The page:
Another important factor that can influence the microbiome is the way a baby is born. It has been proven that babies born by caesarean section usually have a microbiome rich in staphylococci and streptococci. This, in turn, increases the likelihood of developing allergies, asthma, and gluten intolerance.

In addition, babies born by caesarean section are twice as likely to be sensitized to egg and milk allergens. Overall, according to a Swedish study, caesarean section increases the risk of food allergies by 21%.


Compared with antibiotics and caesarean section, breastfeeding, on the contrary, increases the colonization of the intestines of babies with lacto- and bifidobacteria.

Breast milk, especially colostrum, transmits passive immunity in the form of IgM , IgG , and IgA antibodies from mother to child. IgA is of particular importance in the gut due to its role in the immune response to food antigens and the maintenance of microbiome homeostasis .

Breast milk also contains oligosaccharides and a wide range of fatty acids that positively affect the gut microbiome and its ability to produce metabolites that protect against allergies and asthma. In addition, breast milk contains polyphenols and vitamin D, which are also important for microbiome diversity .

Living conditions and contact with animals

Some research suggests that a diverse gut flora in early childhood is associated with a reduced risk of allergies before the age of 5 years.

Conversely, if the number and diversity of Gram-negative gammaproteobacteria , also common in soil and vegetation, is reduced in the skin of adolescents, this may be indicative of atopy .

These data can be attributed to the so-called hygienic theory of the spread of allergies.

No, it’s not really about personal hygiene or cleanliness in the house. This is that children who were born and grow up in contact with animals (from dogs and cats to cows and horses), as well as with older brothers or sisters, are less likely to get allergies and have a more diverse microbiome due to more frequent contact with various bacteria, the influence of parasites, infections, etc. Conversely, children who live in cities and do not have large families and pets have a greater risk of acquiring allergies due to insufficient stimulation of Th1 cells, which cannot balance the effects of Th2 cells associated with allergies.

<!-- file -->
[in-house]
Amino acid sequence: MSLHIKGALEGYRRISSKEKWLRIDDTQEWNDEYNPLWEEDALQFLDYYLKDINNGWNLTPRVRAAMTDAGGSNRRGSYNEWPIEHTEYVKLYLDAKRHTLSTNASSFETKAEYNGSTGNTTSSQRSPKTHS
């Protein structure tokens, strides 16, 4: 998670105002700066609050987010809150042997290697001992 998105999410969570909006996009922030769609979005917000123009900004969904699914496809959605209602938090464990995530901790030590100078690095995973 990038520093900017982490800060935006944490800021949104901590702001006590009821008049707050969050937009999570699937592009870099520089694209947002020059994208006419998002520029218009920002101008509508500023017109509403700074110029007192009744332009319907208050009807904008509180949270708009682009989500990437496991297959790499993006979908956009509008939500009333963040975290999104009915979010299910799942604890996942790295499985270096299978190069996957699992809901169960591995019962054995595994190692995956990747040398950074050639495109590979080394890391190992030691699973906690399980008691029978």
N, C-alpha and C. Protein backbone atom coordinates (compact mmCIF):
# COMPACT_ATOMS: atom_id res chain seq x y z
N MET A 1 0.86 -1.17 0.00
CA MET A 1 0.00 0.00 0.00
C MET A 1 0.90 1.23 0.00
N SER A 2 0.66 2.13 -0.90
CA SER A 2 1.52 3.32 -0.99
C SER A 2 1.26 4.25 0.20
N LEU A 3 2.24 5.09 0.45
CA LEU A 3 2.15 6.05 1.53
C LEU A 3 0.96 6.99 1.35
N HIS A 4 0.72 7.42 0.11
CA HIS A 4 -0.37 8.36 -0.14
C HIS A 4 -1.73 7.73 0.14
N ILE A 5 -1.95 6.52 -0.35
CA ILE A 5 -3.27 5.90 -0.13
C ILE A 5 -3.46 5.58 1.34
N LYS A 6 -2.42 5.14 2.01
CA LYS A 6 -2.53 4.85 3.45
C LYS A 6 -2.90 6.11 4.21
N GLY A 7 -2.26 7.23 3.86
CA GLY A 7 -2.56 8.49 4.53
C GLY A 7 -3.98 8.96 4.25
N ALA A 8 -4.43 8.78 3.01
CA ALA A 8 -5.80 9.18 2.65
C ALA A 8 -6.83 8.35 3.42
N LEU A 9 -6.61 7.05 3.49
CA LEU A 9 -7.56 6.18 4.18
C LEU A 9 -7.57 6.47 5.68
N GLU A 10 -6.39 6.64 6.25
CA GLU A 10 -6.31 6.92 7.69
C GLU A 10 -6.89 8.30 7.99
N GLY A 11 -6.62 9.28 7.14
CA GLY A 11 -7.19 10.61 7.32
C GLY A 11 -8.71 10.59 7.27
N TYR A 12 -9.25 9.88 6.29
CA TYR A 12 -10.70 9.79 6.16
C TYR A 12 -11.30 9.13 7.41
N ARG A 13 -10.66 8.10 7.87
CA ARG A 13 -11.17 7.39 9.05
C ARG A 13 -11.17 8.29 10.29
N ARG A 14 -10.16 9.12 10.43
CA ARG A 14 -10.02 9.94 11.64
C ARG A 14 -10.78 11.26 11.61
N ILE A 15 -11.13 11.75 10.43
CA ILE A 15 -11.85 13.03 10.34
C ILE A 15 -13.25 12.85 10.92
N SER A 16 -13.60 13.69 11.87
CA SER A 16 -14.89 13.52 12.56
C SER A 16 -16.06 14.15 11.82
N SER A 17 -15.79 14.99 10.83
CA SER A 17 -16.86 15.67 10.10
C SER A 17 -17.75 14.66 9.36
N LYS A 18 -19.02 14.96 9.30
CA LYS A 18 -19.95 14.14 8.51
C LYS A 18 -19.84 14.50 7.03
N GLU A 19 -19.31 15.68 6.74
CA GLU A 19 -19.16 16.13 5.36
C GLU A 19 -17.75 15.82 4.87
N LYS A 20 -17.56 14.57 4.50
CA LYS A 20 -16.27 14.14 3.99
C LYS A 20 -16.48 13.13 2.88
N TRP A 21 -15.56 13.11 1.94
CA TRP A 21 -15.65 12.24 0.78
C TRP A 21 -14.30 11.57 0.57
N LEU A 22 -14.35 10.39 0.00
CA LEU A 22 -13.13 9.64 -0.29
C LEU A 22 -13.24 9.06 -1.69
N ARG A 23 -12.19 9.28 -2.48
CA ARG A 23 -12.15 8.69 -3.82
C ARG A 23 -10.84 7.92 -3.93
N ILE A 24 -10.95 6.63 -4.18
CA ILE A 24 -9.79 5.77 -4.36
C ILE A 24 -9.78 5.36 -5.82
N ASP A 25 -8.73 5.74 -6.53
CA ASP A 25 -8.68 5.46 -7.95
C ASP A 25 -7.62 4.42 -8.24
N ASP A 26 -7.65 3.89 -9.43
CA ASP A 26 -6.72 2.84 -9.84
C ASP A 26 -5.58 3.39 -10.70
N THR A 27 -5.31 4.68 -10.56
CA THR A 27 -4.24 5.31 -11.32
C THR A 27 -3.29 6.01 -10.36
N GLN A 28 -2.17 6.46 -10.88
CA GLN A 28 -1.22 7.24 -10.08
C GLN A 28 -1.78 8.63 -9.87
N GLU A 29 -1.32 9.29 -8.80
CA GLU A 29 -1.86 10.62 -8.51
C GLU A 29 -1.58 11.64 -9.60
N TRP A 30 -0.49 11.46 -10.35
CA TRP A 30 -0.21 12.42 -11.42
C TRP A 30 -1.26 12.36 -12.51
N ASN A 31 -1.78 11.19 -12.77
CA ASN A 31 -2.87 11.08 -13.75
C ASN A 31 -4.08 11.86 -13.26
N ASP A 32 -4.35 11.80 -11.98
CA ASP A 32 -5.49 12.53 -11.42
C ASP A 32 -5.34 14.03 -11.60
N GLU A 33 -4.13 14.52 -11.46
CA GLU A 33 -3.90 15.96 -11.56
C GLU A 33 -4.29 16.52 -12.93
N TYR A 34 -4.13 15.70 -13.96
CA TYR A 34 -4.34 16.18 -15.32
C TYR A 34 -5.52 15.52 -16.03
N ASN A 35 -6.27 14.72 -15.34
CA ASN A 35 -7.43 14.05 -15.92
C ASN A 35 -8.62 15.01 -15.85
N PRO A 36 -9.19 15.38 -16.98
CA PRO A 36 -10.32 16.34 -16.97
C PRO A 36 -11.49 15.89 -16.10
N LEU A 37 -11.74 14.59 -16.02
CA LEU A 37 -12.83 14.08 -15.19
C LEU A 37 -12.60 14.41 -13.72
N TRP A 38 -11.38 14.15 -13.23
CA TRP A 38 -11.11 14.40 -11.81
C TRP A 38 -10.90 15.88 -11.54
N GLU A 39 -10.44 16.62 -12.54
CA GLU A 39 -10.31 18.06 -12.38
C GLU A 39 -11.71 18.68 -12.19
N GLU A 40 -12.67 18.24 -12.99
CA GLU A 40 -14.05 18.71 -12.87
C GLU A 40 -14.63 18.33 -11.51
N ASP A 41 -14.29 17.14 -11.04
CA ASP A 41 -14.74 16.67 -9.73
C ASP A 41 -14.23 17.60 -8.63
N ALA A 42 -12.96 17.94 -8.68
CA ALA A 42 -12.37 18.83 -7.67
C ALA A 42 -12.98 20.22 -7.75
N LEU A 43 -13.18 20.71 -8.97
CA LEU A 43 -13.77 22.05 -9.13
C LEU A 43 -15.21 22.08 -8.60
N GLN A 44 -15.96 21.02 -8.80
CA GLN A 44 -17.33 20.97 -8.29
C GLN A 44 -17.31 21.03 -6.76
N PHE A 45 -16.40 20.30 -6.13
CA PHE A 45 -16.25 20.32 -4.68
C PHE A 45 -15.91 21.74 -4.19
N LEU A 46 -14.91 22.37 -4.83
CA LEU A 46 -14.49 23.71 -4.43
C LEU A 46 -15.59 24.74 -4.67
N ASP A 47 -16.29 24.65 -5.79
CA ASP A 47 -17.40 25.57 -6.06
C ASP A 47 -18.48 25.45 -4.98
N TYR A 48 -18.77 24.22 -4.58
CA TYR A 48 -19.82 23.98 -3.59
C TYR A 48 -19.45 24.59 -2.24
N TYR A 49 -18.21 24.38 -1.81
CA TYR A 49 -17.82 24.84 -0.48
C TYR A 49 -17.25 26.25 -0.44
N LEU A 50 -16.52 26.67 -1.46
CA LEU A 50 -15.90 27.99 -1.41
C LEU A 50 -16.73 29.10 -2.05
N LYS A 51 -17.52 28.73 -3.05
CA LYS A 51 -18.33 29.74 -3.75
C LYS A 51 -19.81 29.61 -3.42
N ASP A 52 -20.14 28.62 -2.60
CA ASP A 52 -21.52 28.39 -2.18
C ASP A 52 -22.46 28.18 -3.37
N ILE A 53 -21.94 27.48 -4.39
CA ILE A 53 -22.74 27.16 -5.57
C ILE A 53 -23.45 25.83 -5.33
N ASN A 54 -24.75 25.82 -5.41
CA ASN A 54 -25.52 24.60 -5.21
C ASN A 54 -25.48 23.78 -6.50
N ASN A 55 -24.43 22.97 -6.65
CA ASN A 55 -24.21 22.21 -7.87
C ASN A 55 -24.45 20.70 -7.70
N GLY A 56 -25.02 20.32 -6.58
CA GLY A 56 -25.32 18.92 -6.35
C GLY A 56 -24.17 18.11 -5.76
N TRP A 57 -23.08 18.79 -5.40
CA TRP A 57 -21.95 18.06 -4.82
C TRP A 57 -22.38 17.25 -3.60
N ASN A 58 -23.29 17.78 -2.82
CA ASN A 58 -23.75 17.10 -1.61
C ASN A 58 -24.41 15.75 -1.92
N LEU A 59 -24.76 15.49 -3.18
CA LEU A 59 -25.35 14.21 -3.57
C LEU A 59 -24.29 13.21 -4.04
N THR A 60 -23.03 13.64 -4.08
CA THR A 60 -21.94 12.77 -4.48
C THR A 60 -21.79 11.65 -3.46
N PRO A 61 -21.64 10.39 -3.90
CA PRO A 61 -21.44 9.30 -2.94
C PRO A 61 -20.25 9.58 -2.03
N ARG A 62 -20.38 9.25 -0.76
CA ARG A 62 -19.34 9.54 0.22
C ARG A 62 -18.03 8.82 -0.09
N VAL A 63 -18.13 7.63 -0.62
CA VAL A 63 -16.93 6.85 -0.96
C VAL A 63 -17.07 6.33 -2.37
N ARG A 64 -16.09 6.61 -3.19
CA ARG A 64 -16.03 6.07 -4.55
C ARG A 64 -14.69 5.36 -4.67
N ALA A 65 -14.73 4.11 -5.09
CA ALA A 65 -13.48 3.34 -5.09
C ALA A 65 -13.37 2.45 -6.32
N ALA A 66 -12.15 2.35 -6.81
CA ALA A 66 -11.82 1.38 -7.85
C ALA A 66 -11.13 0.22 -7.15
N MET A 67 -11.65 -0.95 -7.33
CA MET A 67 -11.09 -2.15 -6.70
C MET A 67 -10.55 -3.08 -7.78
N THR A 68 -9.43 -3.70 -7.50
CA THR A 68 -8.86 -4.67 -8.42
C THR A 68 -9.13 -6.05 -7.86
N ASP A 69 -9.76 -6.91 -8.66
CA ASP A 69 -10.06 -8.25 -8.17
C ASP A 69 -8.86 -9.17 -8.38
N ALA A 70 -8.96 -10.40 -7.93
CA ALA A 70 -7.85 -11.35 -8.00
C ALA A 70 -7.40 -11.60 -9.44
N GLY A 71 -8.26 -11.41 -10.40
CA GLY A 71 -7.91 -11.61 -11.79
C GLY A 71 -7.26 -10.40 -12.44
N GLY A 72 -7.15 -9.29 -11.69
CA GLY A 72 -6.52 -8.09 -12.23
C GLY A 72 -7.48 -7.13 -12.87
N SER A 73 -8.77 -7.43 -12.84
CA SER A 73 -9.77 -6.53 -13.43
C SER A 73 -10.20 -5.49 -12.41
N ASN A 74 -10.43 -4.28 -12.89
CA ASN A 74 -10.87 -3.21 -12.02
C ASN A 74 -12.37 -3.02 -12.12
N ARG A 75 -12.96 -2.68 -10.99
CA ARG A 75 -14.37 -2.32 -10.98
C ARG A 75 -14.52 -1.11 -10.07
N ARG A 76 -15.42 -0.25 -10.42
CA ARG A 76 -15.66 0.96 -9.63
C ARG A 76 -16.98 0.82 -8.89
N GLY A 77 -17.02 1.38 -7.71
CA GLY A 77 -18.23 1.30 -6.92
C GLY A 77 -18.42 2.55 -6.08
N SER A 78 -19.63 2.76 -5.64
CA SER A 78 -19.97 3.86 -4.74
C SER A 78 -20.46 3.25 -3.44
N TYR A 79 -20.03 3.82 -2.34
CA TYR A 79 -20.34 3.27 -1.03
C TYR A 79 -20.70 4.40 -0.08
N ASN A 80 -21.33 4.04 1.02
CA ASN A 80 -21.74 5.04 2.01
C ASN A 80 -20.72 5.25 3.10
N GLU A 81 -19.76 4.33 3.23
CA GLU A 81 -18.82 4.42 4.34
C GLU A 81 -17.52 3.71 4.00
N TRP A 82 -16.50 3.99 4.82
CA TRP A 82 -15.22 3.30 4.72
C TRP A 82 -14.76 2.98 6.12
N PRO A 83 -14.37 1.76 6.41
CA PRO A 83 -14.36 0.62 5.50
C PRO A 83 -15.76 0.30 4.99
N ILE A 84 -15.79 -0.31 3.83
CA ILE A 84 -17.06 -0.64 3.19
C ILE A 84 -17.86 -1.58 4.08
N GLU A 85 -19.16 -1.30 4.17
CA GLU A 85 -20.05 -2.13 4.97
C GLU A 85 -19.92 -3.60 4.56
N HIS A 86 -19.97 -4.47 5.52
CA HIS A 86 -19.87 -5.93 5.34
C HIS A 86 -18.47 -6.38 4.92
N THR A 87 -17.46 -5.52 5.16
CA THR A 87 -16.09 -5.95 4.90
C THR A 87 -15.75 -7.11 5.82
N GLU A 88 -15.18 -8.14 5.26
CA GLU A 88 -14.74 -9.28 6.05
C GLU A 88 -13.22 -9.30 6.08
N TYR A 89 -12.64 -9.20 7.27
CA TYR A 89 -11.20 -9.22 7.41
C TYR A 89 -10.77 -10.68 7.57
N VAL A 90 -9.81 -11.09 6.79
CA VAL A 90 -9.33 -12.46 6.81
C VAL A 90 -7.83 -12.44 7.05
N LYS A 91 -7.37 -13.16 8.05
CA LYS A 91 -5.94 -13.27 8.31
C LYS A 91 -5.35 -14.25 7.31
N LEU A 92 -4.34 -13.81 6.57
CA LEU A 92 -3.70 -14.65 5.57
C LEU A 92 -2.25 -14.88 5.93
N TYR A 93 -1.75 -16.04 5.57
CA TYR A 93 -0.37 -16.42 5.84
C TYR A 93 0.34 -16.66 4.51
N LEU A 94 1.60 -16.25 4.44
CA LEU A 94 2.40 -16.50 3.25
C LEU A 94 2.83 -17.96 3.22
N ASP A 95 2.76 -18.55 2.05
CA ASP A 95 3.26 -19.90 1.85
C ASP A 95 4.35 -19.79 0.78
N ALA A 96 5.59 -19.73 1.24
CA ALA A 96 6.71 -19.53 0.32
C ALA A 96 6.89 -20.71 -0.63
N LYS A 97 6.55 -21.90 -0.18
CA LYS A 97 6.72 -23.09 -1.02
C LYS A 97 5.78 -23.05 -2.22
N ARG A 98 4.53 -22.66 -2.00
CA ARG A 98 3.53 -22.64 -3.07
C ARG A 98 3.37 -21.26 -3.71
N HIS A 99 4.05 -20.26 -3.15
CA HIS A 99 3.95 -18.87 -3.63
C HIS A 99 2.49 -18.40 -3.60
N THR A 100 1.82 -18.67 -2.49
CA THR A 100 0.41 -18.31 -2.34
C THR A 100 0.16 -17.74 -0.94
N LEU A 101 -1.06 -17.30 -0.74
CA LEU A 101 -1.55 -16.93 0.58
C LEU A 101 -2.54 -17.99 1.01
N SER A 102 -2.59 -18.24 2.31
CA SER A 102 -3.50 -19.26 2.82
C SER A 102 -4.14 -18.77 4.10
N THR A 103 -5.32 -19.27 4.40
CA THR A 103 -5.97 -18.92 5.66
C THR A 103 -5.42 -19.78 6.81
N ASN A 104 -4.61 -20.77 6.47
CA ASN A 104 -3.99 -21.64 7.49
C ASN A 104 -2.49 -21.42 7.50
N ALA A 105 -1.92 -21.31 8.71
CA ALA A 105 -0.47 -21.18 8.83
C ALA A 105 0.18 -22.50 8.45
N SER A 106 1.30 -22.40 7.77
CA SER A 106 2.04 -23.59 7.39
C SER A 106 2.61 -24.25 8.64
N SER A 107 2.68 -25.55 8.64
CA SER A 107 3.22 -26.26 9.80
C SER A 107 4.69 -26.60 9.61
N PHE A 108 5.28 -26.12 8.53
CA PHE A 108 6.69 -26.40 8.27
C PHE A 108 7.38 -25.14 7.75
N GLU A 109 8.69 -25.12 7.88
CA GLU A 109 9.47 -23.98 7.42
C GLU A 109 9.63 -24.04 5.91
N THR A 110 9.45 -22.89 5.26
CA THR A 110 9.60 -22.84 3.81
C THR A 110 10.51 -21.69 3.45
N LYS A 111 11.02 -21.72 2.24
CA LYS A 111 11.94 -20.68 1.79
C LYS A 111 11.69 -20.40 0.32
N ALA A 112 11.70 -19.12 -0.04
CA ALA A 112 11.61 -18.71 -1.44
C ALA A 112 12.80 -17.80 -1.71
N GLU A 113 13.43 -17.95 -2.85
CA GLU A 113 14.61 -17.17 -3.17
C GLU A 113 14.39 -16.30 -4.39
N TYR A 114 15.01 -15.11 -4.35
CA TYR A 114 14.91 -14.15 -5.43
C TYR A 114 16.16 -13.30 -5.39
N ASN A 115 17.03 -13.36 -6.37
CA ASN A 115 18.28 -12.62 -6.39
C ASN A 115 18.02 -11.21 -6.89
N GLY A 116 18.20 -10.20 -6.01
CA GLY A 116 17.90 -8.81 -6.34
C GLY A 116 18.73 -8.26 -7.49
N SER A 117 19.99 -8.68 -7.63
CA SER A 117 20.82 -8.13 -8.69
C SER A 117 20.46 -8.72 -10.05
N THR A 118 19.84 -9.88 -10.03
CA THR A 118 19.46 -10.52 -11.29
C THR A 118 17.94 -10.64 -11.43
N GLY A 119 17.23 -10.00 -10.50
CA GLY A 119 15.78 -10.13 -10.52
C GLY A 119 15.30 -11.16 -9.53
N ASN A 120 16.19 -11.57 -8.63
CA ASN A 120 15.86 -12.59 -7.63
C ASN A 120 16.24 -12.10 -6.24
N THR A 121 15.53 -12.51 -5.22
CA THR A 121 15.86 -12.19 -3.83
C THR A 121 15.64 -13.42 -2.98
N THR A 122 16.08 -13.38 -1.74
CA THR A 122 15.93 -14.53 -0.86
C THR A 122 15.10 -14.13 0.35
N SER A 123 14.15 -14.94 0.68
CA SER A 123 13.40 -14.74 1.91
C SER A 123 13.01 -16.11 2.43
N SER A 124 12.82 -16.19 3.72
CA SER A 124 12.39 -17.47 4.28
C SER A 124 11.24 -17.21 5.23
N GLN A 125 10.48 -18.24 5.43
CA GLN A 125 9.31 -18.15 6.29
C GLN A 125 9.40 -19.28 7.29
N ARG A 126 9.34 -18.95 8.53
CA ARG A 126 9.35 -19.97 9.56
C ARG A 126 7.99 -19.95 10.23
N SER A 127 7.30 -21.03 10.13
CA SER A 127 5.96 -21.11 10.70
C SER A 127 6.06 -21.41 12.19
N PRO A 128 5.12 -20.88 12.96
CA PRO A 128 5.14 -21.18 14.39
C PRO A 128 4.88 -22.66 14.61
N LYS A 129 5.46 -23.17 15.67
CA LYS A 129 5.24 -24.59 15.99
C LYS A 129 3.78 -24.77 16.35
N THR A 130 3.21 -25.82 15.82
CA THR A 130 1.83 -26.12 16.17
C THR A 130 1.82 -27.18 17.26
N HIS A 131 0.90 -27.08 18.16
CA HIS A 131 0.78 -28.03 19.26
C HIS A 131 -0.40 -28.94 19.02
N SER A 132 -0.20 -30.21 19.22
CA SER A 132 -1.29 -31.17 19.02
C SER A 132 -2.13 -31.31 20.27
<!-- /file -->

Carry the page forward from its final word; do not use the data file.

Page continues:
Hygiene theory was supplemented by the Western lifestyle hypothesis. Sogasno more recently , an imbalance in the Th2 cell population leads to the production of interleukins (IL-4 and IL-5), which in turn induce the production of IgE and atopy-causing eosinophils .


the gastrointestinal tract has the most diverse microbiome .

Its bacteria play a fundamental role in the formation of human immunity, balancing the activity of Th-1 cells and Th-2 cells involved in allergic reactions.

Poor microbial diversity may be due to low levels of IgA at the intestinal surface barrier.

It can lead to a violation of tolerance to certain foods and, as a result, to the appearancefood allergies and asthma.

In addition, bacteria from the Lachnospiraceae and Ruminococcaceae families produce insoluble fatty acids (SCFAs) such as propionate, butyrate and acetate. They have various anti-inflammatory effects on the immune system and may modulate food allergy and respiratory disease states.

It is noteworthy that by what kind of bacteria live in the human intestine, one can judge a person’s tendency to allergic reactions or the presence of allergies in the past.